Highly active antiretroviral therapy (HAART) consists of a combination of drugs to achieve maximal virological response and reduce the potential for the emergence of antiviral resistance. Despite being the first antivirals described to be effective against HIV, reverse transcriptase inhibitors remain the cornerstone of HAART. There are two broad classes of reverse transcriptase inhibitor, the nucleoside reverse transcriptase inhibitors (NRTIs) and nonnucleoside reverse transcriptase inhibitors (NNRTIs). Since the first such compounds were developed, viral resistance to them has inevitably been described; this necessitates the continuous development of novel compounds within each class. In this review, we consider the NRTIs and NNRTIs currently in both preclinical and clinical development or approved for second-line therapy and describe the patterns of resistance associated with their use as well as the underlying mechanisms that have been described. Due to reasons of both affordability and availability, some reverse transcriptase inhibitors with a low genetic barrier are more commonly used in resource-limited settings. Their use results in the emergence of specific patterns of antiviral resistance and so may require specific actions to preserve therapeutic options for patients in such settings.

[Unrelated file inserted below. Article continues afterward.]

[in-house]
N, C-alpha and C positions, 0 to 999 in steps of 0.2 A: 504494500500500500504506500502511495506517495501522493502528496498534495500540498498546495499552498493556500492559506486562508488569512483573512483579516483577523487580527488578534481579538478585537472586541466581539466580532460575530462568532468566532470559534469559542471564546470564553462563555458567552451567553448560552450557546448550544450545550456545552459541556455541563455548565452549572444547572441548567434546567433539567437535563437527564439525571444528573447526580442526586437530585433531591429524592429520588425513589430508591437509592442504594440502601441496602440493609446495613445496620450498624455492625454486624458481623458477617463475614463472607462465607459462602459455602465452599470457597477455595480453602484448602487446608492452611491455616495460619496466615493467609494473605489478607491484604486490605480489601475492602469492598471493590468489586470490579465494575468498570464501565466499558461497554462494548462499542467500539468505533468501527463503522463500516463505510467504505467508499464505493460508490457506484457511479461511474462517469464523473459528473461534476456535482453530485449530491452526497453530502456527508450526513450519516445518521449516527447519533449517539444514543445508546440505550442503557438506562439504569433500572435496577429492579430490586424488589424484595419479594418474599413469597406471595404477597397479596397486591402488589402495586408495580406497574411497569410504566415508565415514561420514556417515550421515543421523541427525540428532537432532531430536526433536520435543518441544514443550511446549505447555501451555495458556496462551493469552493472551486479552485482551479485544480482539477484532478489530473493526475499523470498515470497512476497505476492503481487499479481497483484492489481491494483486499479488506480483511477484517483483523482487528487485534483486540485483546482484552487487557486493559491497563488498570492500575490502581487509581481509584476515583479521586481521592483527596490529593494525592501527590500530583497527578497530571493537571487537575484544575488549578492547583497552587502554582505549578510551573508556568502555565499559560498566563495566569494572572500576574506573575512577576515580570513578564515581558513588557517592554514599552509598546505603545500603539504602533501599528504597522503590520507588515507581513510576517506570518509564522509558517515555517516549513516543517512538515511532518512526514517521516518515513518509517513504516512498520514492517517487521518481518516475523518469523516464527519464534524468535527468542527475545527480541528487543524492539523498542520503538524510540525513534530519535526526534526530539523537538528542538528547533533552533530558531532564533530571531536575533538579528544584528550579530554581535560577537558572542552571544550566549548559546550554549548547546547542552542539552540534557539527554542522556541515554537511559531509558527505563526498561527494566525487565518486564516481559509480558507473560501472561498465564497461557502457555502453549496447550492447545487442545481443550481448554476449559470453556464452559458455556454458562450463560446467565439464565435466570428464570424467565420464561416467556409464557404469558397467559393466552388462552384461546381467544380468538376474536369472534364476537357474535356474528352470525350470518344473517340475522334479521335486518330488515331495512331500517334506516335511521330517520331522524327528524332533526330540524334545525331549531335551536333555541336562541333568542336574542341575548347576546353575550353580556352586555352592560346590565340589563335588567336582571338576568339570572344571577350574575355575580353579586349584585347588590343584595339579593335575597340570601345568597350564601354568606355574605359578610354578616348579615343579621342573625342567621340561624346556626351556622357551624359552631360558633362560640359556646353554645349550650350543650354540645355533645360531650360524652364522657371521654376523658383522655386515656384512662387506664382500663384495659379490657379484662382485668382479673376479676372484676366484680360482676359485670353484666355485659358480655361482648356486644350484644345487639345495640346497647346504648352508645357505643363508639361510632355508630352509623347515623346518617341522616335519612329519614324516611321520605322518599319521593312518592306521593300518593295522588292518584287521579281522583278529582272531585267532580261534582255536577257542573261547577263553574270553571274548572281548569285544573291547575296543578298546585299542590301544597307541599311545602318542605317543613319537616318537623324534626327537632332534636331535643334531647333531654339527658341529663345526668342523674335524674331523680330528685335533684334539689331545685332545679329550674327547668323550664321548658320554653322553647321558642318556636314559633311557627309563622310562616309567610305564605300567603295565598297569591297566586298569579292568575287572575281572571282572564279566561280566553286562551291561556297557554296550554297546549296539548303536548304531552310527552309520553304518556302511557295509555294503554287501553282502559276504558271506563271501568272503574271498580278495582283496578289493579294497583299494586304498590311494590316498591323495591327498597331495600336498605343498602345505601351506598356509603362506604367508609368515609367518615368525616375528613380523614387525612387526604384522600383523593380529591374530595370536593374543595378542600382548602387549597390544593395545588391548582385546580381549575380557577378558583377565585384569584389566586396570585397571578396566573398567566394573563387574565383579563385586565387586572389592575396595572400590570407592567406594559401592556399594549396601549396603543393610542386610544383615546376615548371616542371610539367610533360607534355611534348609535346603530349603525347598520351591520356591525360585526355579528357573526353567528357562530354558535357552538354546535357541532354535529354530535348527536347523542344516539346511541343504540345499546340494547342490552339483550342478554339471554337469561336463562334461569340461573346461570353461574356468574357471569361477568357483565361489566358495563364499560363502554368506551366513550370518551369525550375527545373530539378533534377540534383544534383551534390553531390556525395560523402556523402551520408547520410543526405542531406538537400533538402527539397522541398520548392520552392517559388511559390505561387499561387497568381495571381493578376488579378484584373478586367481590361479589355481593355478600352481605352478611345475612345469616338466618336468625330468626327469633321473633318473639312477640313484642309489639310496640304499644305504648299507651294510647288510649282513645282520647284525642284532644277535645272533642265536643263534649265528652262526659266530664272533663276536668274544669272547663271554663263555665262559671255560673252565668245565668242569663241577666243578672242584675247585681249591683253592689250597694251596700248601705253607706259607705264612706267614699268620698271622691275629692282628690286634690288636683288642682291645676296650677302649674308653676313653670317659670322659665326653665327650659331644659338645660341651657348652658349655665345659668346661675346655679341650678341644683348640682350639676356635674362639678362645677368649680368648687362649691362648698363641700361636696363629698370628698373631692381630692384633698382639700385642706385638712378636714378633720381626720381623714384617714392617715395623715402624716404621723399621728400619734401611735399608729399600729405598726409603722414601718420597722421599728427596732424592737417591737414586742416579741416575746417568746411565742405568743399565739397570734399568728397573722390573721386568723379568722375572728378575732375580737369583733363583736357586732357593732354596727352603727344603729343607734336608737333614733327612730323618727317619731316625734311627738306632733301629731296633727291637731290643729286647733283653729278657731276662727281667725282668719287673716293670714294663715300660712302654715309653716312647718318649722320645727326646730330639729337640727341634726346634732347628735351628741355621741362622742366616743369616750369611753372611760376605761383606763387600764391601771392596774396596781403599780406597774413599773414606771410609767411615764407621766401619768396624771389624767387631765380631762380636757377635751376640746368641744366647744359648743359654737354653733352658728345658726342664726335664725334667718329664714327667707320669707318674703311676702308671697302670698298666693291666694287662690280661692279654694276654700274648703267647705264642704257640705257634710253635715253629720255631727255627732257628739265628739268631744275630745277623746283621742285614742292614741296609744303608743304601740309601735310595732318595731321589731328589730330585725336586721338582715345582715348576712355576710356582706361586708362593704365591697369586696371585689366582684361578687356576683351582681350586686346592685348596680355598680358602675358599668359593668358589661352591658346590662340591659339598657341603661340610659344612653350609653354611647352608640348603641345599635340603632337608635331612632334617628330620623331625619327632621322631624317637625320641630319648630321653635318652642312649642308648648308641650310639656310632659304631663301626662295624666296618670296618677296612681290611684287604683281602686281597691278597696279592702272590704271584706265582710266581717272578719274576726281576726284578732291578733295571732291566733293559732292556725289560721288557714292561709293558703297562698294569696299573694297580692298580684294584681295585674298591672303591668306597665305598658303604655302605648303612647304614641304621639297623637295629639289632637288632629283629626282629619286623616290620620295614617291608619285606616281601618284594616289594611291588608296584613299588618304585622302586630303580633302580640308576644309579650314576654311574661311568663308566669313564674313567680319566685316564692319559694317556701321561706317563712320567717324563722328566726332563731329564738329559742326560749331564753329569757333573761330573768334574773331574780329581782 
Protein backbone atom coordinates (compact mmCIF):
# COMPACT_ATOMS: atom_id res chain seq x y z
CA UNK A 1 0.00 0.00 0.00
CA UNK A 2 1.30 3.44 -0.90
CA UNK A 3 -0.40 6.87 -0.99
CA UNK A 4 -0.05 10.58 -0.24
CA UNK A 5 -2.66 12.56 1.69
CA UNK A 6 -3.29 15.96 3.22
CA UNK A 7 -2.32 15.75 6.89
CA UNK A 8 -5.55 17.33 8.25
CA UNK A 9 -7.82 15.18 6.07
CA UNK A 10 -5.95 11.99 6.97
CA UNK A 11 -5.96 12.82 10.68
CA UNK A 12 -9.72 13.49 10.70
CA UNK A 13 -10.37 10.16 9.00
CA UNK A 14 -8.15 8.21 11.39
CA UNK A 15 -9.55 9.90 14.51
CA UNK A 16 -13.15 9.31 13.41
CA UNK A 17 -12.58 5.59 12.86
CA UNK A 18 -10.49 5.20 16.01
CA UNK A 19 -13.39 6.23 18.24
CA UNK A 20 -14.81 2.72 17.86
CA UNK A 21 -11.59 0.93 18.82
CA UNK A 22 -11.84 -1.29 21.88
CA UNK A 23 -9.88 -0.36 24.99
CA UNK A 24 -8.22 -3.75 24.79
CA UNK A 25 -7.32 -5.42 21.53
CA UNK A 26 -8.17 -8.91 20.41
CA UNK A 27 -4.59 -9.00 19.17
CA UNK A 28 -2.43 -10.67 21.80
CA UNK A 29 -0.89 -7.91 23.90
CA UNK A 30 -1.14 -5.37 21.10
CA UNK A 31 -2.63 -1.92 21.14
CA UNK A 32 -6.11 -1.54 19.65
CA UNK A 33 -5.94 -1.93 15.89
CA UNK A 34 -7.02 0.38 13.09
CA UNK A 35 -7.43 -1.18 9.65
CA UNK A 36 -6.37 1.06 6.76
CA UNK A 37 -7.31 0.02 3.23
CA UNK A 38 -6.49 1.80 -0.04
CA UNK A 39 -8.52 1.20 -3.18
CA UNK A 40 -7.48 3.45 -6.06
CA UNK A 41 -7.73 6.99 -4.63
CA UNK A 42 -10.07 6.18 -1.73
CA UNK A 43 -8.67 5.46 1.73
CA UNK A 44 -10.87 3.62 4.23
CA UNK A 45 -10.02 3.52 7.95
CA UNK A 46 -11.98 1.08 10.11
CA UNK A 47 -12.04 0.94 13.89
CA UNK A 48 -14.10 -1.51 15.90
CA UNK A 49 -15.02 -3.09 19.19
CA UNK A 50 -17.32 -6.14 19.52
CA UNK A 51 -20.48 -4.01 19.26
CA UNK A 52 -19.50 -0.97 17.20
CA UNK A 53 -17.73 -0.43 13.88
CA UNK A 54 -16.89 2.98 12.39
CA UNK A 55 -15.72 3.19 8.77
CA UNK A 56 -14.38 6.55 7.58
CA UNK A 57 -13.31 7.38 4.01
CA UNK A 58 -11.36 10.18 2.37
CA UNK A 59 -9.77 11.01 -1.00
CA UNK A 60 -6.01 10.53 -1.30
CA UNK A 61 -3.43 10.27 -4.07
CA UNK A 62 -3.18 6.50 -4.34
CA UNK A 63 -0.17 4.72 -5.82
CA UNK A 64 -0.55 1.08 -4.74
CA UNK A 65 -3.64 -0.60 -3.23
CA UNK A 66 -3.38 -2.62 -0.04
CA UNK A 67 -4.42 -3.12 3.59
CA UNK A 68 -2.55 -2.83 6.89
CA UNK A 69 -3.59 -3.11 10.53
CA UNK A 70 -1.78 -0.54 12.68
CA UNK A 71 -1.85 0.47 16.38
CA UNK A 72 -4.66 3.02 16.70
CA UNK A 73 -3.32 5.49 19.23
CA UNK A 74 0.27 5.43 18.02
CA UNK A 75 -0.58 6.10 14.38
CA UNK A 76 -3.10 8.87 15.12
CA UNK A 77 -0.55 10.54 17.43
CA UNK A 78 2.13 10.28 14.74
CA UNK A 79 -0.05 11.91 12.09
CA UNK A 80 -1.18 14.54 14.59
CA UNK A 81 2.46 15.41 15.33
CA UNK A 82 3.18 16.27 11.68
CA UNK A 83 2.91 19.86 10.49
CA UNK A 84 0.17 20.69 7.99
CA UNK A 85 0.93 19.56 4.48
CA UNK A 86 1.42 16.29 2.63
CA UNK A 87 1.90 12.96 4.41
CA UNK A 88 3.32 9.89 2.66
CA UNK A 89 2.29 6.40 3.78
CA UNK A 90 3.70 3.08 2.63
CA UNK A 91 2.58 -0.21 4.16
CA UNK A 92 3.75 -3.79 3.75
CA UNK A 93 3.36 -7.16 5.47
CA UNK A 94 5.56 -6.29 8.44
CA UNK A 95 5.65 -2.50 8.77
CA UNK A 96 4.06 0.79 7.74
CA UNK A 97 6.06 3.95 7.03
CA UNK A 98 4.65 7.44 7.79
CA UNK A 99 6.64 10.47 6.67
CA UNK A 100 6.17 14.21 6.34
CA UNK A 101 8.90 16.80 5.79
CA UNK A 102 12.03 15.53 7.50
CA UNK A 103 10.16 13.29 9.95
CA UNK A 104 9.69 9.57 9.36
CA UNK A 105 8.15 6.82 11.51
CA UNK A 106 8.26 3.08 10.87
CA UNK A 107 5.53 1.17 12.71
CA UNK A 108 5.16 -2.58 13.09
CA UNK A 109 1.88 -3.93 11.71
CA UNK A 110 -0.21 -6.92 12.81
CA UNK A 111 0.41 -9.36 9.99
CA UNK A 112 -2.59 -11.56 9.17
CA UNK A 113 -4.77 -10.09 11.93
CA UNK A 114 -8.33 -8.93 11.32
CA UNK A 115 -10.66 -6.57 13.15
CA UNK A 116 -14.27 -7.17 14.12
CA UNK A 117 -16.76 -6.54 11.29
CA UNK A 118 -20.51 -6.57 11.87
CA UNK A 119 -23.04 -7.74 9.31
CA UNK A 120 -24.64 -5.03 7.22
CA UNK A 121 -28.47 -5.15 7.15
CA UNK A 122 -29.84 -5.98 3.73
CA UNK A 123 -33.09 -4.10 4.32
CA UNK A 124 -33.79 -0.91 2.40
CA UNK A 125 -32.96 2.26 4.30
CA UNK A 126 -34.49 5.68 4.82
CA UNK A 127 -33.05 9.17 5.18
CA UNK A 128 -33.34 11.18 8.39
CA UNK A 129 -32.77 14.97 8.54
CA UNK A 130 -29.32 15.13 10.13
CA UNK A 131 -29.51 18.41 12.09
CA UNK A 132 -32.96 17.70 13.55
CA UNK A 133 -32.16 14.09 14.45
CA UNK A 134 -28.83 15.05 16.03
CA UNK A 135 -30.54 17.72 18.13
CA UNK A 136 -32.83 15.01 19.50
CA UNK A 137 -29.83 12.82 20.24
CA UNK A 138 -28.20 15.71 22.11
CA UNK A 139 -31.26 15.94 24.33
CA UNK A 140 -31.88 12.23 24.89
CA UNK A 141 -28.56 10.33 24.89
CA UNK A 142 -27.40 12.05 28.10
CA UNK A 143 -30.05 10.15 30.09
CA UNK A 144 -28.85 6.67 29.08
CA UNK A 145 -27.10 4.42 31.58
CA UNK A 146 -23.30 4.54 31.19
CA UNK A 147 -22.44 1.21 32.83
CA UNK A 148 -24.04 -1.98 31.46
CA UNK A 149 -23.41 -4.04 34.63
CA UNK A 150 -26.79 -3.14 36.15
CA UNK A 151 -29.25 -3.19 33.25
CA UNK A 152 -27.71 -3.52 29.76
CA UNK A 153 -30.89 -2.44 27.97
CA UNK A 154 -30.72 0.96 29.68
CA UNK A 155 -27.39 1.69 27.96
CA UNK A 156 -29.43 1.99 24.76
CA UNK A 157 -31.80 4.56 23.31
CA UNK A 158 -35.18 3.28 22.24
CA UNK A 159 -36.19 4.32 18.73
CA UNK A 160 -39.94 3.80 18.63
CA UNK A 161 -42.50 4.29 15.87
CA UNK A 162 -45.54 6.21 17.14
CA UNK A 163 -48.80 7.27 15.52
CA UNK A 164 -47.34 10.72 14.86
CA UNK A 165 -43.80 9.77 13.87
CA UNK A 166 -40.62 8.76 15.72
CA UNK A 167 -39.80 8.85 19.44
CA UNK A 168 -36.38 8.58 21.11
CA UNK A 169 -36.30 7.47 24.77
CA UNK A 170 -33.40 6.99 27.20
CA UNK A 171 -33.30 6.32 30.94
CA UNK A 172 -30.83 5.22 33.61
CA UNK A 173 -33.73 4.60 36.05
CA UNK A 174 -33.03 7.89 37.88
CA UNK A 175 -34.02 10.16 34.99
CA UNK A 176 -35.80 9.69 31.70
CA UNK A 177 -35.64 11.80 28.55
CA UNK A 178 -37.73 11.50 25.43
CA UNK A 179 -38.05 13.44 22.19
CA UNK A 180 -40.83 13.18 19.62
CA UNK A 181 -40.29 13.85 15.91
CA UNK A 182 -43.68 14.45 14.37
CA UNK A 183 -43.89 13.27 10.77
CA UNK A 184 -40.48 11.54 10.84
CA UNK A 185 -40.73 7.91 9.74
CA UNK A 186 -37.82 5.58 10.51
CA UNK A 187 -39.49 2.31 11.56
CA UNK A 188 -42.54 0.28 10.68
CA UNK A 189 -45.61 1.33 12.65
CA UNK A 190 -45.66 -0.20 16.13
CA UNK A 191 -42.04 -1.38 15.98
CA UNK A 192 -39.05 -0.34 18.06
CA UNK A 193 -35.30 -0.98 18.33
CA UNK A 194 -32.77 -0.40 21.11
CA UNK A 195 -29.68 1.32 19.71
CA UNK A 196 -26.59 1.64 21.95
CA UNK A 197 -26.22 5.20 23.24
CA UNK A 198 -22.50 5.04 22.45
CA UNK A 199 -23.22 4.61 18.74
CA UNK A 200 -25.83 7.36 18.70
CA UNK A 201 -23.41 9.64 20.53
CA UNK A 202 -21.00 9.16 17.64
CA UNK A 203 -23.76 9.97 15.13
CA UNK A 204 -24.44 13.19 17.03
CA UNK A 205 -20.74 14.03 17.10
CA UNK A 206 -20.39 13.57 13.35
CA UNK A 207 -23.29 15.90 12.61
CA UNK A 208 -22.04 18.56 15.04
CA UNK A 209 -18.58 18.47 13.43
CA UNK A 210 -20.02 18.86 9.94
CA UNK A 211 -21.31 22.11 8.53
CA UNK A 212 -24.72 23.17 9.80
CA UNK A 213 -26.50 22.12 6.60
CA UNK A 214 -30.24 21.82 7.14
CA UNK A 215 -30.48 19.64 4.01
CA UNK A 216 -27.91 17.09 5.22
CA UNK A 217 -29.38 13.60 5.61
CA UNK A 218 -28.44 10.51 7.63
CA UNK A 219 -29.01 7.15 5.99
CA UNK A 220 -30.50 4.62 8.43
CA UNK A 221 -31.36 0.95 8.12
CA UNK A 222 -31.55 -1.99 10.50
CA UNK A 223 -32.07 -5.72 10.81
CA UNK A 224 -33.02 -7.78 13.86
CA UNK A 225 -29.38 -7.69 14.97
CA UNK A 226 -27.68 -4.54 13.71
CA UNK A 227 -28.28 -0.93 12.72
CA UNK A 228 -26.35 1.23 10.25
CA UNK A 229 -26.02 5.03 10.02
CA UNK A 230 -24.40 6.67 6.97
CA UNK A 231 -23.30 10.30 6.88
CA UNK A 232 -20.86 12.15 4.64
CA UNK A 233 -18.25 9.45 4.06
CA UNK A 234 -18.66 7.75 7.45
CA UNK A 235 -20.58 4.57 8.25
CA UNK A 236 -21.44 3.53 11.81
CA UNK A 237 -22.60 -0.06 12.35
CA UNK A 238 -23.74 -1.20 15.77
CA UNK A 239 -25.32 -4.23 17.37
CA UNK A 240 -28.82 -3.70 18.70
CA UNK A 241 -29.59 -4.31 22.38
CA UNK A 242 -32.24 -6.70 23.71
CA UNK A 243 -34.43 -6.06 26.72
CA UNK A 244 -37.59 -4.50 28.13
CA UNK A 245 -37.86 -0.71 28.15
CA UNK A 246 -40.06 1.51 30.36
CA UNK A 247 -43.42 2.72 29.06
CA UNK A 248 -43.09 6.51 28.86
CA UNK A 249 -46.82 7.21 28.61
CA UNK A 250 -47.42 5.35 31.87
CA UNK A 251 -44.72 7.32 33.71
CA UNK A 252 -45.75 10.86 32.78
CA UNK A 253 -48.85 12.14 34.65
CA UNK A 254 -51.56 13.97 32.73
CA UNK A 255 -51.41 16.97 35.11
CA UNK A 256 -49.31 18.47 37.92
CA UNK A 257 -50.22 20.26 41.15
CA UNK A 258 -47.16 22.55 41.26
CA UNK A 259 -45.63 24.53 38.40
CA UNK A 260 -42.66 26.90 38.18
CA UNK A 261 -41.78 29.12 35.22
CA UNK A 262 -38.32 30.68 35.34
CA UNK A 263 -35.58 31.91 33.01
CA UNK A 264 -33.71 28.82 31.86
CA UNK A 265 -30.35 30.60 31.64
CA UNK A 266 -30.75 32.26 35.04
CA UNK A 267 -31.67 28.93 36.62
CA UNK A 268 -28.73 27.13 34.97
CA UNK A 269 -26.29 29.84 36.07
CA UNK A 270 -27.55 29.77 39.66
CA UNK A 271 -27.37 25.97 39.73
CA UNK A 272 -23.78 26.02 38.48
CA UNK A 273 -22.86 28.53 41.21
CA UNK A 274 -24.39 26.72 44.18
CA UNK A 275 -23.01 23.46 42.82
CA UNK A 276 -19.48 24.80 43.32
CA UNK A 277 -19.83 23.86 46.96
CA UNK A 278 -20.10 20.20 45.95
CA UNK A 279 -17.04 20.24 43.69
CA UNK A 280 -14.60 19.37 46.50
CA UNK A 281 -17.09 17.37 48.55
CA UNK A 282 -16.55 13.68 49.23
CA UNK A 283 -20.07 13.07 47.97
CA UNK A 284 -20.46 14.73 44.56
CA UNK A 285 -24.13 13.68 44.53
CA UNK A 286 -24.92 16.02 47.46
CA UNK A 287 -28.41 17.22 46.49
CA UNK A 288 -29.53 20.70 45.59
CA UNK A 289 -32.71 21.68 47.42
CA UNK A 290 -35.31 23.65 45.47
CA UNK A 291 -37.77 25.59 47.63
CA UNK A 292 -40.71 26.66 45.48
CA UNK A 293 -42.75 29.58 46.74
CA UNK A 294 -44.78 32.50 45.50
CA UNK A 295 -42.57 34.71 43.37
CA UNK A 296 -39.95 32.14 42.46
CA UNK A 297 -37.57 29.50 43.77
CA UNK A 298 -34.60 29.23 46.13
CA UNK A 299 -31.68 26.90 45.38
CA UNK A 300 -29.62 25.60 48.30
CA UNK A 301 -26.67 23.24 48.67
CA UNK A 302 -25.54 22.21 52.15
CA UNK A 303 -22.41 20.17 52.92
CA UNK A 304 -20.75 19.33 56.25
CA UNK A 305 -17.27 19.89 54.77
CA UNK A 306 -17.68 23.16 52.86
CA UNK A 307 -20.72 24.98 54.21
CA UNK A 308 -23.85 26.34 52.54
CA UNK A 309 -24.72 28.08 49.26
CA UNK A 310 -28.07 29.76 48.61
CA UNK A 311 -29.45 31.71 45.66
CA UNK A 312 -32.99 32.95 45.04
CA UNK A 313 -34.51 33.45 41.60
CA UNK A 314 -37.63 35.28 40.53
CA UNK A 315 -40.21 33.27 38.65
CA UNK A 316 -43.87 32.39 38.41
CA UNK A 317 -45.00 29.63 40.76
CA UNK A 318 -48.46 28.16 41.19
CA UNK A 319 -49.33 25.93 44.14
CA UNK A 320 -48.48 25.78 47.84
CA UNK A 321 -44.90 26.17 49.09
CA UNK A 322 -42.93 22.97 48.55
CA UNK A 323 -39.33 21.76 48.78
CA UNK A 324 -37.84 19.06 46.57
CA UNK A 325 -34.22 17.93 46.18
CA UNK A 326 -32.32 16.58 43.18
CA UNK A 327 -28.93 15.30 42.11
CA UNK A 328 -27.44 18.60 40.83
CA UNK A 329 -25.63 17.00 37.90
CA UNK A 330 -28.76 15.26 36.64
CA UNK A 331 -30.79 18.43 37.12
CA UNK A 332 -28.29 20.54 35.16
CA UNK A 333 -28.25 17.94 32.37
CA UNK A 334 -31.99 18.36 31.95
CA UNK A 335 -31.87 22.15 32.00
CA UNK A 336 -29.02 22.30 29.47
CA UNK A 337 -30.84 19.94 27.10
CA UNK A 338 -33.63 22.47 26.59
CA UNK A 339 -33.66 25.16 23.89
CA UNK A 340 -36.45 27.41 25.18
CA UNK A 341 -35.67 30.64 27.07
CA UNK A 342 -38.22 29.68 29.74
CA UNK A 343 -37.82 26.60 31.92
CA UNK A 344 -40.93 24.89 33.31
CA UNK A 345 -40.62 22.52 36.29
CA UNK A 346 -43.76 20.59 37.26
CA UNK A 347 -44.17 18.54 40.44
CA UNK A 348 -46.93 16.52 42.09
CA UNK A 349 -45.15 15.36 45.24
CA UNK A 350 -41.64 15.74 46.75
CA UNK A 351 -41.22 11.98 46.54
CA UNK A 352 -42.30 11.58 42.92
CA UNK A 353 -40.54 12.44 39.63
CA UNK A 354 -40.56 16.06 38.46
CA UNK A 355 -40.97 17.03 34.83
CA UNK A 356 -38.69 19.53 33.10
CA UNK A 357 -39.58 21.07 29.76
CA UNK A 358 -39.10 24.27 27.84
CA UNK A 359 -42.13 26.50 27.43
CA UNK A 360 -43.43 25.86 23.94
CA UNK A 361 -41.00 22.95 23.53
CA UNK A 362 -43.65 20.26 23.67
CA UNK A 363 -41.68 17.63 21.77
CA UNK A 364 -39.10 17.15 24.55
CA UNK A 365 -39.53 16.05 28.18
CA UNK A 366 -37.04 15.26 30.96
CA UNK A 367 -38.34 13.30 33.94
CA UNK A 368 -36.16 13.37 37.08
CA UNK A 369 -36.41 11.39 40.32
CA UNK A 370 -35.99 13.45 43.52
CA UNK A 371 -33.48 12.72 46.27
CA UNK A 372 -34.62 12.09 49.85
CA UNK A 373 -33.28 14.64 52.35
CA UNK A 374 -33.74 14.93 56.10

The vast majority of anti-infective therapeutics on the market or in development are small molecules; however, there is now a nascent pipeline of biological agents in development. Until recently, phage display technologies were used mainly to produce monoclonal antibodies (MAbs) targeted against cancer or inflammatory disease targets. Patent disputes impeded broad use of these methods and contributed to the dearth of candidates in the clinic during the 1990s. Today, however, phage display is recognized as a powerful tool for selecting novel peptides and antibodies that can bind to a wide range of antigens, ranging from whole cells to proteins and lipid targets. In this review, we highlight research that exploits phage display technology as a means of discovering novel therapeutics against infectious diseases, with a focus on antimicrobial peptides and antibodies in clinical or preclinical development. We discuss the different strategies and methods used to derive, select, and develop anti-infectives from phage display libraries and then highlight case studies of drug candidates in the process of development and commercialization. Advances in screening, manufacturing, and humanization technologies now mean that phage display can make a significant contribution in the fight against clinically important pathogens.